Visit to ILO Geneva by retired trade union members from the French department of Ain (13 June 2019)
Category : News
Wearing two hats as both Executive Secretary of the ILO Former Officials Section and Council member of the local retirees’ branch of the CFDT trade union confederation, I made the suggestion that the branch’s annual outing should take in a visit to the ILO on the occasion of the Organization’s Centenary in 2019. This duly went ahead, with 50 retirees and activists from the department of Ain, mainly the Bourg-en-Bresse region, being welcomed to the Office on Thursday 13 June by Remo Becci, Chief of Records and Archives. After a brief presentation on the Organization’s creation in 1919 as part of the Treaty of Versailles that followed the war, Mr Becci recalled the great moments of the ILO, the only tripartite international organization, before offering a passionate exposition of its missions and activities. For 100 years, the ILO has been active throughout the world in a variety of sectors, and numerous Conventions have been adopted with no little difficulty in terms of design and implementation. Here he particularly cited the Conventions related to working conditions, equality between men and women, and abolition of both forced labour and child labour.
Three ILO retirees, all members of the Former Officials Section, voiced their strong commitment to achieving greater equality and justice in the world of work. First came Dan Cunniah, former Director of the Bureau for Workers’ Activities, and Abdoulaye Diallo, former staff member of the same unit, who is still active in the African Workers’ Group. Carmen Sottas, formerly with the Standards Department, expressed her commitment to setting standards in the world of work and the abolition of forced labour in particular. Then the Chair of the ILO Staff Union Committee, Catherine Comte-Tiberghien, spoke of the difficulties and constraints facing staff working at the ILO, particularly with regard to work-family balance and assignment to other continents.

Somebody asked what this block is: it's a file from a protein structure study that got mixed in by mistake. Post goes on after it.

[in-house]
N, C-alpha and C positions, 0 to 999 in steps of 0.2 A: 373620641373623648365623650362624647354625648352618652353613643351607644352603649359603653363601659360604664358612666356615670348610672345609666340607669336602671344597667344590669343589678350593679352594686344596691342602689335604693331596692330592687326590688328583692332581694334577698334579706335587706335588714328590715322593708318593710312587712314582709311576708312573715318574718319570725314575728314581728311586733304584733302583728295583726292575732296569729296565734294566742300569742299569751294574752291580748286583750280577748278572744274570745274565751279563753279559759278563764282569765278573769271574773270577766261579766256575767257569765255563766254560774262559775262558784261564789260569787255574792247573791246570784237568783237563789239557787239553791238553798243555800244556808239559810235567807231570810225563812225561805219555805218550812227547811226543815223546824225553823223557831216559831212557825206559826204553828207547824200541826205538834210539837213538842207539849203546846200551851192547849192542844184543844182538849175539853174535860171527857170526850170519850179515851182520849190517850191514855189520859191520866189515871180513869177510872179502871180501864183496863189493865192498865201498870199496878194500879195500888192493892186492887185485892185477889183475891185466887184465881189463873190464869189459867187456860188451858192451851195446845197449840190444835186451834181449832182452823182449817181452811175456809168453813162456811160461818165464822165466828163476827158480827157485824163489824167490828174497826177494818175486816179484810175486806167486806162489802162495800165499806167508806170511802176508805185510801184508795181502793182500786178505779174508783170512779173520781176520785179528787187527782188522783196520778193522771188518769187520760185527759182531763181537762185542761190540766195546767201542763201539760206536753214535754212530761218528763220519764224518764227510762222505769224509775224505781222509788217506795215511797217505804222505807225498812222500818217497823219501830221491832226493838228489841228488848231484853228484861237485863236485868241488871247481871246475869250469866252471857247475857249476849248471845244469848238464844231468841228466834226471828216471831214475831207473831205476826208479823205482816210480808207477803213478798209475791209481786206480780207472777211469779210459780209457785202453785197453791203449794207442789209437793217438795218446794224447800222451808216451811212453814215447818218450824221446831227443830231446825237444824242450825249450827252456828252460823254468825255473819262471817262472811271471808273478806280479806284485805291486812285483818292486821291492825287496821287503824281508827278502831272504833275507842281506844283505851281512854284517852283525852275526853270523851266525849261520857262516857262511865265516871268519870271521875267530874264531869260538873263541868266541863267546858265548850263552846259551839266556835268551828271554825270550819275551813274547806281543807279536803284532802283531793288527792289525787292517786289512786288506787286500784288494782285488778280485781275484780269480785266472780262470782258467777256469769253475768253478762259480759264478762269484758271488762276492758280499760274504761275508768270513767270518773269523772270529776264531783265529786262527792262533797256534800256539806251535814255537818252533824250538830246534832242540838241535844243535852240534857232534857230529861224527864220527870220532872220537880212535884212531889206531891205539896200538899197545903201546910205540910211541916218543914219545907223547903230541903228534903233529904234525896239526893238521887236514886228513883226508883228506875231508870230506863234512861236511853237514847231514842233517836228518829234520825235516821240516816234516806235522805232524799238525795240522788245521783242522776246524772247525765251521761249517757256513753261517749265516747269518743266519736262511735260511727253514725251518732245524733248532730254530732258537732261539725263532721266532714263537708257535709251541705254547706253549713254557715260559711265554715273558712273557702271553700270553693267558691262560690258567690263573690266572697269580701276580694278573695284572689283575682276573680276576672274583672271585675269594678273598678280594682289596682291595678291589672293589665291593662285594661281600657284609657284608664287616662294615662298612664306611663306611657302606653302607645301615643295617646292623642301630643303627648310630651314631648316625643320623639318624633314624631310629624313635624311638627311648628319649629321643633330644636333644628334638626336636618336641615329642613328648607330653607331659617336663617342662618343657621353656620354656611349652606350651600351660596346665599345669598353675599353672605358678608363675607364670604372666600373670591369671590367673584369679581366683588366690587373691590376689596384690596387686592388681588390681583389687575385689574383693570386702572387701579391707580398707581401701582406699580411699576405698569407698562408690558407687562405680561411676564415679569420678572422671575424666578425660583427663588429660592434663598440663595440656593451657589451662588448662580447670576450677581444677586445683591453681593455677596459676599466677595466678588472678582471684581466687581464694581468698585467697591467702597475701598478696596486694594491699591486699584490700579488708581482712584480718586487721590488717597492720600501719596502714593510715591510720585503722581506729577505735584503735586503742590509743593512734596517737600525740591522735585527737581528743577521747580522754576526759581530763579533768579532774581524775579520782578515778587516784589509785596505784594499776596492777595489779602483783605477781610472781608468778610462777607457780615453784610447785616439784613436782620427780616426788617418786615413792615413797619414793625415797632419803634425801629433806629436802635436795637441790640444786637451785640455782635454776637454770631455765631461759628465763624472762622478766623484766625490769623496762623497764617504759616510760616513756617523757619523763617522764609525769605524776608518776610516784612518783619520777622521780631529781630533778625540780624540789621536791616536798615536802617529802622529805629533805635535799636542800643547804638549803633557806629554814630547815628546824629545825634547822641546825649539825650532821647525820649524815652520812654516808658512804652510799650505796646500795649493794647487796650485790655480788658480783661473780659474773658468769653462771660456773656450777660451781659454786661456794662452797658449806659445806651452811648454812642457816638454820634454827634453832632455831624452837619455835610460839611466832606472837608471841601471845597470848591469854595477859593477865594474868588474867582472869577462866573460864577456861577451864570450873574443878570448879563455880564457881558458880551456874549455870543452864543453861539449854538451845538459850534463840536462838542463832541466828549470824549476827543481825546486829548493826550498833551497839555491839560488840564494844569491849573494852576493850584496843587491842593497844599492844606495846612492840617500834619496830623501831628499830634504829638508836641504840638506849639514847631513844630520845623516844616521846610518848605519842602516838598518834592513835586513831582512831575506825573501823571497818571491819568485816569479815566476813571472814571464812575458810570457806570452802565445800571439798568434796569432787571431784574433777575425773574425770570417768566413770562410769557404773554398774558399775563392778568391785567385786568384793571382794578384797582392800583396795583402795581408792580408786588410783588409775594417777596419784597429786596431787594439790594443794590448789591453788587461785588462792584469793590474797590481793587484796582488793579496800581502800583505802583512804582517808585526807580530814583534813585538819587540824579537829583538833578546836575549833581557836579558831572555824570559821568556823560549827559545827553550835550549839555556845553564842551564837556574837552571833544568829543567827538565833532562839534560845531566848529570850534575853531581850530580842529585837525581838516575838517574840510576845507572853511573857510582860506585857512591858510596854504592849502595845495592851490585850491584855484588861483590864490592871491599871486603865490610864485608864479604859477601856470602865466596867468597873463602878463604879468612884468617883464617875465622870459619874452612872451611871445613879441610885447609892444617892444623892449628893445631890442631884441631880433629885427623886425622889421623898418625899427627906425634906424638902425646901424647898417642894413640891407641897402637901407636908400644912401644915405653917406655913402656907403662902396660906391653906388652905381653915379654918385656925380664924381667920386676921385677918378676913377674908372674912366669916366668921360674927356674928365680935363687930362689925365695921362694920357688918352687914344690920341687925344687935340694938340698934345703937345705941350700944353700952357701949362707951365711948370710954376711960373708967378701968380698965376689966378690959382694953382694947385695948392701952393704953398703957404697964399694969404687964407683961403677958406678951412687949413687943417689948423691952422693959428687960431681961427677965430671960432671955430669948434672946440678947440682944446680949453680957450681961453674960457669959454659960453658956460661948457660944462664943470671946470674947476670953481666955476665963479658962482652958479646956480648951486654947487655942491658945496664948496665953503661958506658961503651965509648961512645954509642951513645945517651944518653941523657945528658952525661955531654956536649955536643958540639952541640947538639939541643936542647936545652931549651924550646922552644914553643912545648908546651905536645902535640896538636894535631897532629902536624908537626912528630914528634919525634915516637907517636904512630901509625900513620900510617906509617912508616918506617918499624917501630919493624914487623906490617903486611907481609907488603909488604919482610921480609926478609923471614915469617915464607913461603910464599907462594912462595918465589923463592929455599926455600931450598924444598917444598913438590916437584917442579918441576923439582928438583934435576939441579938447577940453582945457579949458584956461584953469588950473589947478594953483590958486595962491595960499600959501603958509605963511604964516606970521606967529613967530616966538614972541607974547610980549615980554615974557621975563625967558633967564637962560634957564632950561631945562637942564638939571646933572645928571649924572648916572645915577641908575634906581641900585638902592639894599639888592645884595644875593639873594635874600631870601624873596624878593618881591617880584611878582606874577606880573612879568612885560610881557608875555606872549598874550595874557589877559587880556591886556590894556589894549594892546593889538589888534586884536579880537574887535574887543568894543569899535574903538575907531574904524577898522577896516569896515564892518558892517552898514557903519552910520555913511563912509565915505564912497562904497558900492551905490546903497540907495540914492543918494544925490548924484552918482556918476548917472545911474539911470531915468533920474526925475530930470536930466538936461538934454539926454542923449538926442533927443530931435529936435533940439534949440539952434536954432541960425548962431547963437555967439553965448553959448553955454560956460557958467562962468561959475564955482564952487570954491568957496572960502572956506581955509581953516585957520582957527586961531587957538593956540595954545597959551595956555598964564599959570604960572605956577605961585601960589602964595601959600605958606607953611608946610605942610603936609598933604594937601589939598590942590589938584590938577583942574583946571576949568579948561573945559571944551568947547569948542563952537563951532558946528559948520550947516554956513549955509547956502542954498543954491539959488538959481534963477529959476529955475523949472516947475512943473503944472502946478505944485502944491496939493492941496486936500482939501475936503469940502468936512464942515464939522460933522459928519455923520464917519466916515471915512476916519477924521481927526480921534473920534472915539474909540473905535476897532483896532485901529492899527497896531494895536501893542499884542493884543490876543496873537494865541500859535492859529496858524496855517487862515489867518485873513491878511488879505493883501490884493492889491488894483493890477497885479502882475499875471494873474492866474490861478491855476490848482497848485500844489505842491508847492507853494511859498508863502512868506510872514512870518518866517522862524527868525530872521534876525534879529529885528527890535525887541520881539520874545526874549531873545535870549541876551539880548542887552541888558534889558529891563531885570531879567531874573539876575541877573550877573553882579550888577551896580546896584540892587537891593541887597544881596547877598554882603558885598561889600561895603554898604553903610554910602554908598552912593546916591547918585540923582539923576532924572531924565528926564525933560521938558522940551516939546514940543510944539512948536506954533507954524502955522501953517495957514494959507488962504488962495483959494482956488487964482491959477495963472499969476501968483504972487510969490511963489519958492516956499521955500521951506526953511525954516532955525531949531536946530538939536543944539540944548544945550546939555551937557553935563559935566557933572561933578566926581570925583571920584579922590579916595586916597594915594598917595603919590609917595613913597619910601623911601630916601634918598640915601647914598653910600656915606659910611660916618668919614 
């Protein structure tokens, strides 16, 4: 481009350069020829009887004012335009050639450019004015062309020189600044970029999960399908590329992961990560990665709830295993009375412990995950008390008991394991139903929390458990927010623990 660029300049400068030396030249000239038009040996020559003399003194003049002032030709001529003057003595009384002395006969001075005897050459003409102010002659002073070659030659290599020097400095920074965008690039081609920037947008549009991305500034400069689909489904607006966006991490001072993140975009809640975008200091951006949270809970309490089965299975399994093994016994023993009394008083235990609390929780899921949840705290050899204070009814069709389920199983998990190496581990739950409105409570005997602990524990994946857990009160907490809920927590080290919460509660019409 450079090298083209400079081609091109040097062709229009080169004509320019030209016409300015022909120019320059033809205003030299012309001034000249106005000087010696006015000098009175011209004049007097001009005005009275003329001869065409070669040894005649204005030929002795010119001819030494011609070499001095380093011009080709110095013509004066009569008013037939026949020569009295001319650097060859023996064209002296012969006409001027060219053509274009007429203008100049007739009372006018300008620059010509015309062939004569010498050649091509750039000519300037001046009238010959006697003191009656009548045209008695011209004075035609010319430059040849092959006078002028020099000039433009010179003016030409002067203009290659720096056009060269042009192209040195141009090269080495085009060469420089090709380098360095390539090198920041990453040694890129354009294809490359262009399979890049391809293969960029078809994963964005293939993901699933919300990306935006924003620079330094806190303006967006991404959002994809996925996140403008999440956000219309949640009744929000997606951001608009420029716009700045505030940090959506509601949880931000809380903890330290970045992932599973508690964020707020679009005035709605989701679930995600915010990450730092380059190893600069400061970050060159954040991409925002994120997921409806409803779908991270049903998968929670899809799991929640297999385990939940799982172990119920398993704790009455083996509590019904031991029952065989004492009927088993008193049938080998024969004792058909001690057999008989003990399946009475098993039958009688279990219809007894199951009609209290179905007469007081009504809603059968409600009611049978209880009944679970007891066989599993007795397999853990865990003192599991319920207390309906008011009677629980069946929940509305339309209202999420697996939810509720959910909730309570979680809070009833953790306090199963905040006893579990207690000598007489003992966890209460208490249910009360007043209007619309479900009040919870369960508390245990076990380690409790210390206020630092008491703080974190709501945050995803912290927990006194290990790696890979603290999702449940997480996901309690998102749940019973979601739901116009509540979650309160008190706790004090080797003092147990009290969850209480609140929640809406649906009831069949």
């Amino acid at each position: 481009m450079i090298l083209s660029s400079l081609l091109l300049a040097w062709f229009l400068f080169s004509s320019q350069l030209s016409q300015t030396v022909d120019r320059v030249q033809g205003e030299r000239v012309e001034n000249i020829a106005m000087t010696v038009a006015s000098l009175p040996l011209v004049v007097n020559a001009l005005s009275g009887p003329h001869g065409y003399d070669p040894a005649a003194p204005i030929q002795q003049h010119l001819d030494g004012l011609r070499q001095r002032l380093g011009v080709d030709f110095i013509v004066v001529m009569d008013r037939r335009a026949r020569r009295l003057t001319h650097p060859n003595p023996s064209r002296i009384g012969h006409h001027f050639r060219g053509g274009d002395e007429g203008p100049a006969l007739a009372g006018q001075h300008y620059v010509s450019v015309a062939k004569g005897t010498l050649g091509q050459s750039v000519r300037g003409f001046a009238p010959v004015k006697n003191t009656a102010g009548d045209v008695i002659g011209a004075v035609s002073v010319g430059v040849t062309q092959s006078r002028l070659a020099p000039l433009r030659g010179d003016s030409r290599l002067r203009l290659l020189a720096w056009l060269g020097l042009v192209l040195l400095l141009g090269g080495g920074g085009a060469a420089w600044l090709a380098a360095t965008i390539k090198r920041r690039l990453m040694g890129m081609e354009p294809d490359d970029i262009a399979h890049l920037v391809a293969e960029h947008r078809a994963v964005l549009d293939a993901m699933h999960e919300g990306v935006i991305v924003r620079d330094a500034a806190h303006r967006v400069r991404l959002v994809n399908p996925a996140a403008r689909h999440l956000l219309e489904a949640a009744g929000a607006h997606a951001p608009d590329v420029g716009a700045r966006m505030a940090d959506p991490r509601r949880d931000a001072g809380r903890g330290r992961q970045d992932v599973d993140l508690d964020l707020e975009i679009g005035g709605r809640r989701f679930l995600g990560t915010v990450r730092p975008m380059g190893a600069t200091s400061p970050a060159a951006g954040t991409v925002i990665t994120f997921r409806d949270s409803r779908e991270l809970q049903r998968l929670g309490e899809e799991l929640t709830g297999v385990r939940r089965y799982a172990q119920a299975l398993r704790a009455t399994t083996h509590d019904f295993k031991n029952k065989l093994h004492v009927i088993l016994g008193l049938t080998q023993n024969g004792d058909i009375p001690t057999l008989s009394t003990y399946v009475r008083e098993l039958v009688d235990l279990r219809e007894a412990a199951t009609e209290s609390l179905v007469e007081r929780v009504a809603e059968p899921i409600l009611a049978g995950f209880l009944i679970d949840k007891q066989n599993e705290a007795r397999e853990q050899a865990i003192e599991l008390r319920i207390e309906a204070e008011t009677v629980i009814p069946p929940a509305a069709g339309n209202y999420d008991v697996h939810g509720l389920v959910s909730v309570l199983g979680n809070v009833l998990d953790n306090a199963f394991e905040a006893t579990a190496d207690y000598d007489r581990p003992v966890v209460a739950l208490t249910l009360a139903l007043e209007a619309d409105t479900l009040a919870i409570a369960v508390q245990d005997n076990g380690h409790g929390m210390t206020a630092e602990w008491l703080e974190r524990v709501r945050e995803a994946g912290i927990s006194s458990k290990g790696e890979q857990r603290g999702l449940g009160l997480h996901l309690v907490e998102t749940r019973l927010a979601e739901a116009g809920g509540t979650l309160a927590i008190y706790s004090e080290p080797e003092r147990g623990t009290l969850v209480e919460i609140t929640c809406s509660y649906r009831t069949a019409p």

The visit coincided with the Centenary Session of the International Labour Conference, which enabled participants to meet delegates from all continents. The Conference adopted a new ILO Centenary Declaration for the Future of Work, setting out basic principles governing the missions and activities of the Organization, as well as a more specific Convention concerning the elimination of violence and harassment in the world of work, which will now have to be incorporated into national legislation in order to become effective.
After a brief stop at the Place des Nations and a photo in front of the Broken Chair symbolizing the victims of landmines, the visitors breathed in the fresh air of Lake Léman before calling at Ferney to visit Voltaire’s chateau, where the philosopher and writer lived from 1759 to 1778. In the opinion of one of the retirees participating, the group had had an “exceptional” day.